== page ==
This one turned out to be a bit more pitted. I was afraid this would happen (see for example the roughness of the legend at the obverse between 9-1 o'clock), however, the H2O2 wasn't very gentle with the coin either.
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  13. Roerbakmix

    Roerbakmix Well-Known Member

    Nr. 3:
    A combination of copper encrustations, and horn silver. Treated by short immersion (60 seconds) in hot (100c) inorganic citric acid solution, followed by a very brief (30 sec) immersion in natrium thiosulphate.

    Nr. 4: Some copper deposits and a thin irregular layer of horn silver, covering mainly the obverse. Treated the same way as nr. 3, but only very brief citric acid (30 sec) and longer period in natrium thiosulphate (120 sec).
    Last edited: Oct 18, 2020
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  14. Inspector43

    Inspector43 72 Year Collector

    The first one below is a fully silvered campgate. It is a silver wash that was very difficult and slow to clean and save the thin silver finish. The next is a Probus Campgate SMTSB Combine.jpg Probus with silver obv.jpg Probus with silver rev.jpg that was silver plated. Both were just a chunk of dirt when I started. I have several others that turned out to have silver on them.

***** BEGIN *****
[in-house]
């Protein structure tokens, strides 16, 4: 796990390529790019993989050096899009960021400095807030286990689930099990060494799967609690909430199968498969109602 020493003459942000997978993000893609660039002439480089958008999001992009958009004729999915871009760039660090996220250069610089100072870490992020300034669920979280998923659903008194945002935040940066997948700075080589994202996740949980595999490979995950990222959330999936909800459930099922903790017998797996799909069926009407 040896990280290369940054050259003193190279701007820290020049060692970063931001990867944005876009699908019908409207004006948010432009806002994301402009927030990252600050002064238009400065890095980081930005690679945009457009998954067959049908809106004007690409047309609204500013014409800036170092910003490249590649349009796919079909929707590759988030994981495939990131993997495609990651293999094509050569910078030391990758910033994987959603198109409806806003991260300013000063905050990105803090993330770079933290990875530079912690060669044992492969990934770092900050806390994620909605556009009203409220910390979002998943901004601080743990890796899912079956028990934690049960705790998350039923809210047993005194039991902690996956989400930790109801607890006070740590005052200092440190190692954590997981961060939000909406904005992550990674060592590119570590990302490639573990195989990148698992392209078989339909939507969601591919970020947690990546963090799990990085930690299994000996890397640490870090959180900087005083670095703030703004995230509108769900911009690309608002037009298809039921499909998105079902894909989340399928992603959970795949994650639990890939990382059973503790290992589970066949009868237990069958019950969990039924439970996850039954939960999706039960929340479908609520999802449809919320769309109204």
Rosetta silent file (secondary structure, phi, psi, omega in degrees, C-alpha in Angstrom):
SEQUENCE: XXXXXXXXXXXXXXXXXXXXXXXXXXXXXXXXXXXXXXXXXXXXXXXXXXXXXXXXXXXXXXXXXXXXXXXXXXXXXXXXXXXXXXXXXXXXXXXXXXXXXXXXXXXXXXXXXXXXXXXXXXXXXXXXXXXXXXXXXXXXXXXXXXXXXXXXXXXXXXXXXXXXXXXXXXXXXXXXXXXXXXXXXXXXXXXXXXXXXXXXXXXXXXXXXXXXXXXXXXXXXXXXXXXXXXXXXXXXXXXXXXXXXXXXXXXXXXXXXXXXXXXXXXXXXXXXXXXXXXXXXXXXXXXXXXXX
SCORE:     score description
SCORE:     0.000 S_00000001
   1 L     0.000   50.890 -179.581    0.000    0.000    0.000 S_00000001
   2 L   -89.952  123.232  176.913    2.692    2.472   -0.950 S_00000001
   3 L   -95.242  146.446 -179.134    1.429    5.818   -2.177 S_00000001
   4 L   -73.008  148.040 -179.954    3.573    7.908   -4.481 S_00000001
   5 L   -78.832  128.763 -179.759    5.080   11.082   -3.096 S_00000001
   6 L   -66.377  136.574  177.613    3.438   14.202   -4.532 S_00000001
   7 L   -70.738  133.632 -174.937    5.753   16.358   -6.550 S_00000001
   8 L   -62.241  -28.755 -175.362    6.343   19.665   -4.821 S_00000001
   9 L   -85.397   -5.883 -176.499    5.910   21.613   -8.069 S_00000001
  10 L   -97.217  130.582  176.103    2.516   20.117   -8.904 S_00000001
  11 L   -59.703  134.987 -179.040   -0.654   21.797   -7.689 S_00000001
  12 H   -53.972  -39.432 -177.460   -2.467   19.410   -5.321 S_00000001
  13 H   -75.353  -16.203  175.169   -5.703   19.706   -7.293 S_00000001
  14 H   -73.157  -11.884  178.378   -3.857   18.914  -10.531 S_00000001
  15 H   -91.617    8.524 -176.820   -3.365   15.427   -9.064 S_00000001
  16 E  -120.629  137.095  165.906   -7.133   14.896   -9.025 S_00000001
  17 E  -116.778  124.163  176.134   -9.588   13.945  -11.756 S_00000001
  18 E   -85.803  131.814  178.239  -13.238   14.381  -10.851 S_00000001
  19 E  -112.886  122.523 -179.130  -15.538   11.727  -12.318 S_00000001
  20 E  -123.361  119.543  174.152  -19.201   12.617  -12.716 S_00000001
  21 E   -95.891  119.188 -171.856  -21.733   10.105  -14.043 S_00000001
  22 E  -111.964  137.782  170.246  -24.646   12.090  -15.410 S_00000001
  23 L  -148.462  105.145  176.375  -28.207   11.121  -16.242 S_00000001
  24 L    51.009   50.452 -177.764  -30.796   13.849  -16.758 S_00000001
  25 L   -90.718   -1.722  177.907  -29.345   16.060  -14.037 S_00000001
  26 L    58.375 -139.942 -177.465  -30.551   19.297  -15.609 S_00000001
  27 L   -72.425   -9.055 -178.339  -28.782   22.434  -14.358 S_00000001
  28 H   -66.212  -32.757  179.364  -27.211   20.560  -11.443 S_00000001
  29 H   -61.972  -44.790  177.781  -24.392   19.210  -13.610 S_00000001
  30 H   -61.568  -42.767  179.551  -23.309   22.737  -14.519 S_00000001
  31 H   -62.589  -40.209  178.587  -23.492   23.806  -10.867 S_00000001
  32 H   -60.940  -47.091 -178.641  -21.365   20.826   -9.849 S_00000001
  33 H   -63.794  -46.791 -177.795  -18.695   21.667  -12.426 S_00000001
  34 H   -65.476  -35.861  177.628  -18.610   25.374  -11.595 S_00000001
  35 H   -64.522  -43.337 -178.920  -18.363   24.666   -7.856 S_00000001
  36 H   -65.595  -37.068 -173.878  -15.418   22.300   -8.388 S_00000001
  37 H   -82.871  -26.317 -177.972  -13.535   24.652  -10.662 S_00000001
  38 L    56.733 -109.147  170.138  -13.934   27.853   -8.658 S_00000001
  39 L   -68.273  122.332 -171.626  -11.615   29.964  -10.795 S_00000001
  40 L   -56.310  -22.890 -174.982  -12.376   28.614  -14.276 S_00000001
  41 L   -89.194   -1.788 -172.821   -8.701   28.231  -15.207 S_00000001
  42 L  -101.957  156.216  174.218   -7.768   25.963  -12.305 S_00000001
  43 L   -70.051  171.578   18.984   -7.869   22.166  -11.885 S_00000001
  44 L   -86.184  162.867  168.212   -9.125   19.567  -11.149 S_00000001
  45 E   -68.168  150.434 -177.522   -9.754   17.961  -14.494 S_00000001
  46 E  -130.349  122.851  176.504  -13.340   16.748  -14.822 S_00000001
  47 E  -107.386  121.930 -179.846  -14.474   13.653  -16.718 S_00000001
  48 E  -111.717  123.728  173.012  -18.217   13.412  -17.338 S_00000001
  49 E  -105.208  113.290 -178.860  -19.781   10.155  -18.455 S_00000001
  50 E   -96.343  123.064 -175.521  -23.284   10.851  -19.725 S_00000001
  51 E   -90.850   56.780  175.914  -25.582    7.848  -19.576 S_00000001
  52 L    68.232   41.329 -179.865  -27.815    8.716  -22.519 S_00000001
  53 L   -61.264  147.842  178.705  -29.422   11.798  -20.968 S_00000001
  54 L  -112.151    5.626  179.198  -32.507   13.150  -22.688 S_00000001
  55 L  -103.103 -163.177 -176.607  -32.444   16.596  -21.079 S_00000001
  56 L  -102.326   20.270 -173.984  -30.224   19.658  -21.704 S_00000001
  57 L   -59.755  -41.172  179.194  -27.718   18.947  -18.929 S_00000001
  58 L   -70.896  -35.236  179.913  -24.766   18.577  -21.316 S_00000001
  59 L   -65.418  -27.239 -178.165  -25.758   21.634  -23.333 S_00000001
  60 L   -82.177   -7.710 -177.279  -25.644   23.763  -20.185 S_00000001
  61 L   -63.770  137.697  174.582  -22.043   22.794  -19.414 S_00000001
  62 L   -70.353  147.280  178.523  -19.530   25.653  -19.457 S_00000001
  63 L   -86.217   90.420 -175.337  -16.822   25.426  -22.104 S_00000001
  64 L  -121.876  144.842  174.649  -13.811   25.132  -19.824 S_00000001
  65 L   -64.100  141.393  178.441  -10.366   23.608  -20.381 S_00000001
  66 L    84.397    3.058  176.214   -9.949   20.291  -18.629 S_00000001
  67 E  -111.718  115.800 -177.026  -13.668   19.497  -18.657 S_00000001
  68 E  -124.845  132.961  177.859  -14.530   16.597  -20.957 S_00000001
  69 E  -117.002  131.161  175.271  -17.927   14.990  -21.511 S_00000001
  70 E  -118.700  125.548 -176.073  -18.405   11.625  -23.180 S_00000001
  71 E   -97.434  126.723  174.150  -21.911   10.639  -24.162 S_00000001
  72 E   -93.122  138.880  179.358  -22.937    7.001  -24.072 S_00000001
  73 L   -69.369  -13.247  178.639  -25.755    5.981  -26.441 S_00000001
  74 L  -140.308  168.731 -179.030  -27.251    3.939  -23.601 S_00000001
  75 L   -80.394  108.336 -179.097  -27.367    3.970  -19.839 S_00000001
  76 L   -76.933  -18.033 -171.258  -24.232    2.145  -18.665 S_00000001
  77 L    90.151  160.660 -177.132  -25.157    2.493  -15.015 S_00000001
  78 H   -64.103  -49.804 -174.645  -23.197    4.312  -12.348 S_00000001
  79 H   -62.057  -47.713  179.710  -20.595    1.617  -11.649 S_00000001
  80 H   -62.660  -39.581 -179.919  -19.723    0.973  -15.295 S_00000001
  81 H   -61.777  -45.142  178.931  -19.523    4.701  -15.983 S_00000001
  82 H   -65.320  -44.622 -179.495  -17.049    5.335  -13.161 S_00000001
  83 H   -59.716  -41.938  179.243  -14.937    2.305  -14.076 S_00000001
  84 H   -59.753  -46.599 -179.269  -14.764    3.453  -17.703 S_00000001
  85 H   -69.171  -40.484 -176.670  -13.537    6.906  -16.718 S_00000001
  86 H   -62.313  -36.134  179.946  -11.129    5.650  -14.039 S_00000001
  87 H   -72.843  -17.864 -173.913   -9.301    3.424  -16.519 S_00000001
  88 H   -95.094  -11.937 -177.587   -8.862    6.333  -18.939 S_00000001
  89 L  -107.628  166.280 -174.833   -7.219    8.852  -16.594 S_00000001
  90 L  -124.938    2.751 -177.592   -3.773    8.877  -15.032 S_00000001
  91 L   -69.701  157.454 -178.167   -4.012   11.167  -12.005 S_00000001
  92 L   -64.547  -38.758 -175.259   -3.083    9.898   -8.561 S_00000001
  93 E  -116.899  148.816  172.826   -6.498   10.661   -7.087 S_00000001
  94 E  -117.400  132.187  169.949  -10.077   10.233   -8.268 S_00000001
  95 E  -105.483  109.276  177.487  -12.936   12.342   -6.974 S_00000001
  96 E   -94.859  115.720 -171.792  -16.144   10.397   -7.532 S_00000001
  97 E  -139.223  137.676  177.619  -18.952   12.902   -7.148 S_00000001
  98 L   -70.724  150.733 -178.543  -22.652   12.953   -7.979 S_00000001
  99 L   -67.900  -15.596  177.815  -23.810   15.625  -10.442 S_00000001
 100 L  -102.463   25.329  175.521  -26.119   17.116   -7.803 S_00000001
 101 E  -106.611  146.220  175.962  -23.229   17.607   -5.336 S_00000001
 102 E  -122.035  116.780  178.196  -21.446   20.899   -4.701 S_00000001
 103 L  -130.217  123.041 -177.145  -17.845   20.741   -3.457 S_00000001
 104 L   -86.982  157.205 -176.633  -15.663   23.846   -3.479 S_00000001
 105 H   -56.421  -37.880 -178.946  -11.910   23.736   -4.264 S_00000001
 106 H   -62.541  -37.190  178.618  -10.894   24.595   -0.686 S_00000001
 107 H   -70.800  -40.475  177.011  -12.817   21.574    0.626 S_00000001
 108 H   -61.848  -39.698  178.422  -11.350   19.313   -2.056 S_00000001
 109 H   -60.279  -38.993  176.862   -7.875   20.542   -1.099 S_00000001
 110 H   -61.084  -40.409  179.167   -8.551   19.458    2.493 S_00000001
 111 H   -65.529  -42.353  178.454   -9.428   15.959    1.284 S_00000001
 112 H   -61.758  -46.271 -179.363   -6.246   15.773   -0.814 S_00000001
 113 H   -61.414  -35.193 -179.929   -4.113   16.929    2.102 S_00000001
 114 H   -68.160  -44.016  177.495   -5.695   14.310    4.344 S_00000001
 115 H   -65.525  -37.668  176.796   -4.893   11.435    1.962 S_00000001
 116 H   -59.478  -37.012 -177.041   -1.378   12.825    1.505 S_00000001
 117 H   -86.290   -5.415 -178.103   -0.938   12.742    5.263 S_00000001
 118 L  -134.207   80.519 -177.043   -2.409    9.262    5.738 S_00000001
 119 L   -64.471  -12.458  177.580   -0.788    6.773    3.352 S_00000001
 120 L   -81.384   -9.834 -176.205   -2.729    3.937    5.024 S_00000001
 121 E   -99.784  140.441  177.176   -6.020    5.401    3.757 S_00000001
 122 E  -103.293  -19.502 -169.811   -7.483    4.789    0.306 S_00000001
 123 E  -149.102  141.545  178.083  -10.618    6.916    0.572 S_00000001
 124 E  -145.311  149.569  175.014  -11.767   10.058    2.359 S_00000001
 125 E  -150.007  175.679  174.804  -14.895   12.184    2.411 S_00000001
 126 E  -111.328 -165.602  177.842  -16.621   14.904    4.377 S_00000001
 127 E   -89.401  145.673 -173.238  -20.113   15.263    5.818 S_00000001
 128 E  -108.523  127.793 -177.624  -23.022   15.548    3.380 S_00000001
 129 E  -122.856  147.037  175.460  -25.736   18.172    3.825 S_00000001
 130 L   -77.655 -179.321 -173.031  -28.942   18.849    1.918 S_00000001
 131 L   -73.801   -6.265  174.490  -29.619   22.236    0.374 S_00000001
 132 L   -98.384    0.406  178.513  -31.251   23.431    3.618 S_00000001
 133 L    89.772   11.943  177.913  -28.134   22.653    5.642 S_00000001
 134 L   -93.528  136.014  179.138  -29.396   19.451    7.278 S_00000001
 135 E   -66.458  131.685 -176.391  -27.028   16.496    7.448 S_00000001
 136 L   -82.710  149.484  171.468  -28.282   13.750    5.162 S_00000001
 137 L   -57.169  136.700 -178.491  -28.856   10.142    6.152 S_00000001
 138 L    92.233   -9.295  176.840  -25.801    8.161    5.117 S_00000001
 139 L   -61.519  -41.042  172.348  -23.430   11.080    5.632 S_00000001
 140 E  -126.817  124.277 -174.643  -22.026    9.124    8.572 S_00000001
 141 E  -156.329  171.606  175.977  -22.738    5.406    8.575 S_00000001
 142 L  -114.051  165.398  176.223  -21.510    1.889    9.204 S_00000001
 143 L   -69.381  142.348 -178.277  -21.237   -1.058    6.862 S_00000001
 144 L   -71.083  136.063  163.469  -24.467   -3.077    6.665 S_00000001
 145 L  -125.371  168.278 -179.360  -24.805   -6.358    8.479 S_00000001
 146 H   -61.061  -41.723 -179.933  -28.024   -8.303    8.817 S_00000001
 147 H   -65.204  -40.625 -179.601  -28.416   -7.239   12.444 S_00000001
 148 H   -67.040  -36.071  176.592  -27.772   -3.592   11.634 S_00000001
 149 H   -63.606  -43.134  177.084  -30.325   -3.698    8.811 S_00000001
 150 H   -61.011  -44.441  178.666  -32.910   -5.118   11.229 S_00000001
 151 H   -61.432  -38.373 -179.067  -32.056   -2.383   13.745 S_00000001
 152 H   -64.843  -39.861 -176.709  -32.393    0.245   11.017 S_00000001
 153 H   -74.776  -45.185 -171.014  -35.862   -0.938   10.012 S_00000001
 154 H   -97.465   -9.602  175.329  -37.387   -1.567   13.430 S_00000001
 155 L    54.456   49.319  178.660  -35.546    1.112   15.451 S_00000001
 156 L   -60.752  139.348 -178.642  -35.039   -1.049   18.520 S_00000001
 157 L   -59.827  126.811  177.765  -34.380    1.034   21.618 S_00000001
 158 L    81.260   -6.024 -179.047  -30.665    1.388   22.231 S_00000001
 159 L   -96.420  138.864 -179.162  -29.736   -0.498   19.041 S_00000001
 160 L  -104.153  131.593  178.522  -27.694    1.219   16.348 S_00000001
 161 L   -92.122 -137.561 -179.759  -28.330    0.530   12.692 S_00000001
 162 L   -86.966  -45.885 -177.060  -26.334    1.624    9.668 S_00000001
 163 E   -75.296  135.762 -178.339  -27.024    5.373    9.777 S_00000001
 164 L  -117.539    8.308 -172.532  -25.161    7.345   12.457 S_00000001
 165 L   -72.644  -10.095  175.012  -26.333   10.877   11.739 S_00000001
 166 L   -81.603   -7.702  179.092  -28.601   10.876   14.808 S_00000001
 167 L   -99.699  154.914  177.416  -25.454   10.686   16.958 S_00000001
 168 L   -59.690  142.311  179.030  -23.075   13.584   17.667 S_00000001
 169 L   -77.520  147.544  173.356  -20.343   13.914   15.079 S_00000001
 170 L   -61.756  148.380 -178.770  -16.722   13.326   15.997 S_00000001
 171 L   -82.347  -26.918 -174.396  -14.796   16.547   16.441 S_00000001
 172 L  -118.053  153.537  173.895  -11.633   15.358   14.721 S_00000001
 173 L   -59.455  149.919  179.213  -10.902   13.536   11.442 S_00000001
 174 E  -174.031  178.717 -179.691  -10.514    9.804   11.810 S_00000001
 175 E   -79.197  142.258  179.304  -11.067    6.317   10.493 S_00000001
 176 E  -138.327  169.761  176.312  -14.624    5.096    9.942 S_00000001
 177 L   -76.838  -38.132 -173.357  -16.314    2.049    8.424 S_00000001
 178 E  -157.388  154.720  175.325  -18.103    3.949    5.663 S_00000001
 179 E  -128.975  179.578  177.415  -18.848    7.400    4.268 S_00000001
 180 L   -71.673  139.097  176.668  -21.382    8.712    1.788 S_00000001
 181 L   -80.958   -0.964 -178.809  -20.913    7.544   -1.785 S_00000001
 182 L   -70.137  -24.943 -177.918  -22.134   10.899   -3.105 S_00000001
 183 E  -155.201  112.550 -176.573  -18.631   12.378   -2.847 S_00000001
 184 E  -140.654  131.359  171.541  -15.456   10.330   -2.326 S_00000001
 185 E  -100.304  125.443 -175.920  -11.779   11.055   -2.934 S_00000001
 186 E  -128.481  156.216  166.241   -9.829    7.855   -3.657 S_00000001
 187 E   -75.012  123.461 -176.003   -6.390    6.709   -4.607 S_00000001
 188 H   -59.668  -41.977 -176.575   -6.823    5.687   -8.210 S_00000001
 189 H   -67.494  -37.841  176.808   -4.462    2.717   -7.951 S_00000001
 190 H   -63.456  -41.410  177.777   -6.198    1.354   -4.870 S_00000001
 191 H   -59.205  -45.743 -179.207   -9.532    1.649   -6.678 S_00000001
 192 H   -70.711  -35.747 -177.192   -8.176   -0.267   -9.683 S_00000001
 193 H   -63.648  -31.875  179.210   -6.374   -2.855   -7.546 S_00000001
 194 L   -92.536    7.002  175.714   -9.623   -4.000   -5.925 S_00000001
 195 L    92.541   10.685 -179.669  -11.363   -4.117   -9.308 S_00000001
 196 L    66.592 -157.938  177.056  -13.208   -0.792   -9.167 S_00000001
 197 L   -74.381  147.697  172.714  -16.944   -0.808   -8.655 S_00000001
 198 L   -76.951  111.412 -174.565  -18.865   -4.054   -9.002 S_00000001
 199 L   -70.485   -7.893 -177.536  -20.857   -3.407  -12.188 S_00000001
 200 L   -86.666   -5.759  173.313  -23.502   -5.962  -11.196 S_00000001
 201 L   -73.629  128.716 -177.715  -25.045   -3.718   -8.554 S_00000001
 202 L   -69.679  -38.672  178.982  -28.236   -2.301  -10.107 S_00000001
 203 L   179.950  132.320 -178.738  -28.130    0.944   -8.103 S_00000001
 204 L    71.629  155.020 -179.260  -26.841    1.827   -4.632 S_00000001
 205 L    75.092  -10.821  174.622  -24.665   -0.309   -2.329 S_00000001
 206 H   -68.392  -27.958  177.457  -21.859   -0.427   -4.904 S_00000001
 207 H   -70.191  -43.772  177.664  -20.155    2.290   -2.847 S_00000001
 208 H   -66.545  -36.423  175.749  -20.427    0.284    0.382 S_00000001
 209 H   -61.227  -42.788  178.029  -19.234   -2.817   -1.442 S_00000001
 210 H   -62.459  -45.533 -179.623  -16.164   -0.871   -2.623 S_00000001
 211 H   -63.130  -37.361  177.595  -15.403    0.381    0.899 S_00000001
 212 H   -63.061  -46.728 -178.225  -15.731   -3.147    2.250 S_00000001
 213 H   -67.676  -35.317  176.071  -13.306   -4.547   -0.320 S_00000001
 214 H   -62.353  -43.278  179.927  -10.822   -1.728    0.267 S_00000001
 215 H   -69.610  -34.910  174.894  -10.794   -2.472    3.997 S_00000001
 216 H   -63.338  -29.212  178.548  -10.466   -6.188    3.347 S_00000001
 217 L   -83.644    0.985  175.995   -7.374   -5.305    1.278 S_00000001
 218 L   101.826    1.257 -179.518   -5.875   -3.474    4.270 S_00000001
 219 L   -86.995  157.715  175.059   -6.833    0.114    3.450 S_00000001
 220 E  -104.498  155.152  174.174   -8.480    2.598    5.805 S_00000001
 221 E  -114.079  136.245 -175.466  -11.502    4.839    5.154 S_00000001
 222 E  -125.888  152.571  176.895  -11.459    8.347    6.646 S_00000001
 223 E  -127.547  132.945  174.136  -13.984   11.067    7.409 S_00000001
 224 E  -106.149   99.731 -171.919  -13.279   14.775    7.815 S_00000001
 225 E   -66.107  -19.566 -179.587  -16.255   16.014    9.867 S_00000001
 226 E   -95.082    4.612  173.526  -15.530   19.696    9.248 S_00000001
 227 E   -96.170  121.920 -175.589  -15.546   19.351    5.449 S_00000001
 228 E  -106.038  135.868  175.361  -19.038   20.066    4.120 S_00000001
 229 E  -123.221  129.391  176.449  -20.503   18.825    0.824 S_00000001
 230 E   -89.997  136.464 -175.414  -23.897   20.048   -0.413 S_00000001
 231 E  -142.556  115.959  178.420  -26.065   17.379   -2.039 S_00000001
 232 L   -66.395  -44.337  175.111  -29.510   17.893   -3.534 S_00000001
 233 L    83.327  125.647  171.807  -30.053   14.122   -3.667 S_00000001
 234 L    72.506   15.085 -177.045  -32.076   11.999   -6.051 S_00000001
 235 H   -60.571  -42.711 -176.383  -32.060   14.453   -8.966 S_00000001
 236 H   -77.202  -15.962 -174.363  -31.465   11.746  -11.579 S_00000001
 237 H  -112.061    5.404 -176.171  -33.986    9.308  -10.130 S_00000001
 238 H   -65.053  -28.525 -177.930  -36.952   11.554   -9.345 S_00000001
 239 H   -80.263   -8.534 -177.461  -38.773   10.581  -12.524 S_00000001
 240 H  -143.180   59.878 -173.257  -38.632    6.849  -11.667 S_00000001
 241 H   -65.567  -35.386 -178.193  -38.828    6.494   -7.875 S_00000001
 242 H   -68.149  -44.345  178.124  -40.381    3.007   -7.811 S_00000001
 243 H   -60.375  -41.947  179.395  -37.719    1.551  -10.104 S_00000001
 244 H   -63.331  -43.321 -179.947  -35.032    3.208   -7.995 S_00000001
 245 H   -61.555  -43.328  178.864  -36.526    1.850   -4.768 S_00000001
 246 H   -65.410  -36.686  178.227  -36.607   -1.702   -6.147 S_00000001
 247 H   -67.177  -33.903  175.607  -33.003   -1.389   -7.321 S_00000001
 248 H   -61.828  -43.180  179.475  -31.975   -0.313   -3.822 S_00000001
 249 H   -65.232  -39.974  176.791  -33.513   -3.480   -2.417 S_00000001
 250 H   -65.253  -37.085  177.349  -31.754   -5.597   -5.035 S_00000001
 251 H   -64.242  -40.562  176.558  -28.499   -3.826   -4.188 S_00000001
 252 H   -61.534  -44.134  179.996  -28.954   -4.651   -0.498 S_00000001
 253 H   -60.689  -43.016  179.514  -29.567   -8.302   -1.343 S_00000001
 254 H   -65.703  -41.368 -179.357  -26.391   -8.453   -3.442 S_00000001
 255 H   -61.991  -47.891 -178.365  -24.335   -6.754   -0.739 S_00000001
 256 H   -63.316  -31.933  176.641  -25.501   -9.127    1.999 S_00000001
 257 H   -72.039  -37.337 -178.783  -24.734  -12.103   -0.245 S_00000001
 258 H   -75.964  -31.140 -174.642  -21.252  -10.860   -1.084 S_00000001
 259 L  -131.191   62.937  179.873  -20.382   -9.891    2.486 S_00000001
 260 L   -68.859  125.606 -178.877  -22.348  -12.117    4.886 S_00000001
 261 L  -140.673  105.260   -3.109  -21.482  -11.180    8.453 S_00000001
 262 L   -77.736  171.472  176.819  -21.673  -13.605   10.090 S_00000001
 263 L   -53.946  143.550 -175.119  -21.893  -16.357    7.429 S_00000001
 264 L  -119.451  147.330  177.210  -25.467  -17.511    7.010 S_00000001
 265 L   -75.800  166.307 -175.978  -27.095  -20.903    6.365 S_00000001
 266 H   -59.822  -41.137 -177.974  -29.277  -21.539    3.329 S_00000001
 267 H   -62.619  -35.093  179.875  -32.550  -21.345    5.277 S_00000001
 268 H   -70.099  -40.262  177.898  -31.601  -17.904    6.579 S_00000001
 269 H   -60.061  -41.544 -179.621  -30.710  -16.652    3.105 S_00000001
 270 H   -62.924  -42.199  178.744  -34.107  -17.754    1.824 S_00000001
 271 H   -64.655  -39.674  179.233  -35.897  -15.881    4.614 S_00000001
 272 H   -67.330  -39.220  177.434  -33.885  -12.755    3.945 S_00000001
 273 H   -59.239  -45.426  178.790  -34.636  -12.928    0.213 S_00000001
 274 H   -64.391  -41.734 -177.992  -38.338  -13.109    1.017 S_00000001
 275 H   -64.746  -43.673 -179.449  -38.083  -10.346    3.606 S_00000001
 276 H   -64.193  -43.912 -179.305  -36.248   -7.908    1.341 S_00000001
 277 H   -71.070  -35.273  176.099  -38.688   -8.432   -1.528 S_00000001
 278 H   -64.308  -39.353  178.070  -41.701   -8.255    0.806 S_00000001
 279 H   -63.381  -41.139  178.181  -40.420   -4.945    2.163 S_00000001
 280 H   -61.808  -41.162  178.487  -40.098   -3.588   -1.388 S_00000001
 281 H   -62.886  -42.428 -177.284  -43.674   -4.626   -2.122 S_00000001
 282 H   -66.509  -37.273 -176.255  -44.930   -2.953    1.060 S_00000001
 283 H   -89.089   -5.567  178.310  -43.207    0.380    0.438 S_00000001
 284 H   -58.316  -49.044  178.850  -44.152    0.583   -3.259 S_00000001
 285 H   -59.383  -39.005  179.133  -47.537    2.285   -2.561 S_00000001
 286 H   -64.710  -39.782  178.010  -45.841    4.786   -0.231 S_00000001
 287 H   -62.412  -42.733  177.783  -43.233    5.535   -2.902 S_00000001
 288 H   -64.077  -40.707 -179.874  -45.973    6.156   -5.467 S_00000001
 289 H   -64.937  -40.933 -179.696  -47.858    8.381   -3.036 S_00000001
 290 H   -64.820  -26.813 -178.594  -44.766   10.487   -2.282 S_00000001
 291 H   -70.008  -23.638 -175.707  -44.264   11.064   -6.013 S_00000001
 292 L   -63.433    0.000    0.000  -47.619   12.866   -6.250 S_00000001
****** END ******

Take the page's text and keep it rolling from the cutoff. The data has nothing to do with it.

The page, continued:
15. dltsrq

    dltsrq Grumpy Old Man

    Congratulations to the finder! I was surprised to find that metal detecting has only recently been legalized in the Netherlands, where a portable antiquities scheme modeled on that of the UK has also been set in place. I do hope the find will be reported and thereby incorporated into the official archaeological record. It is good to see the Netherlands taking an enlightened approach to collecting!
  16. Sulla80

    Sulla80 one coin at a time Supporter

    @Roerbakmix, interesting to see your before and after - I am curious to see the mints and years of all coins once you are done:
    RIC V Salonina 7 Lyon, France (Lugdunum, Gallia) mint, AD 257-258
    RIC V Postumus 86 Lugdunum, Gallia mint, AD 260-269?
    RIC V Postumus 326 Cologne, Germany mint, AD 260-269?
    RIC V Postumus 315 Cologne, Germany mint, AD 260-269?

    I don't know coins of Postumus well enough to distinguish "more curlier hair above brow, more detailed beard, and more pronounced smile" - all of which would suggest Lugdunum over Cologne.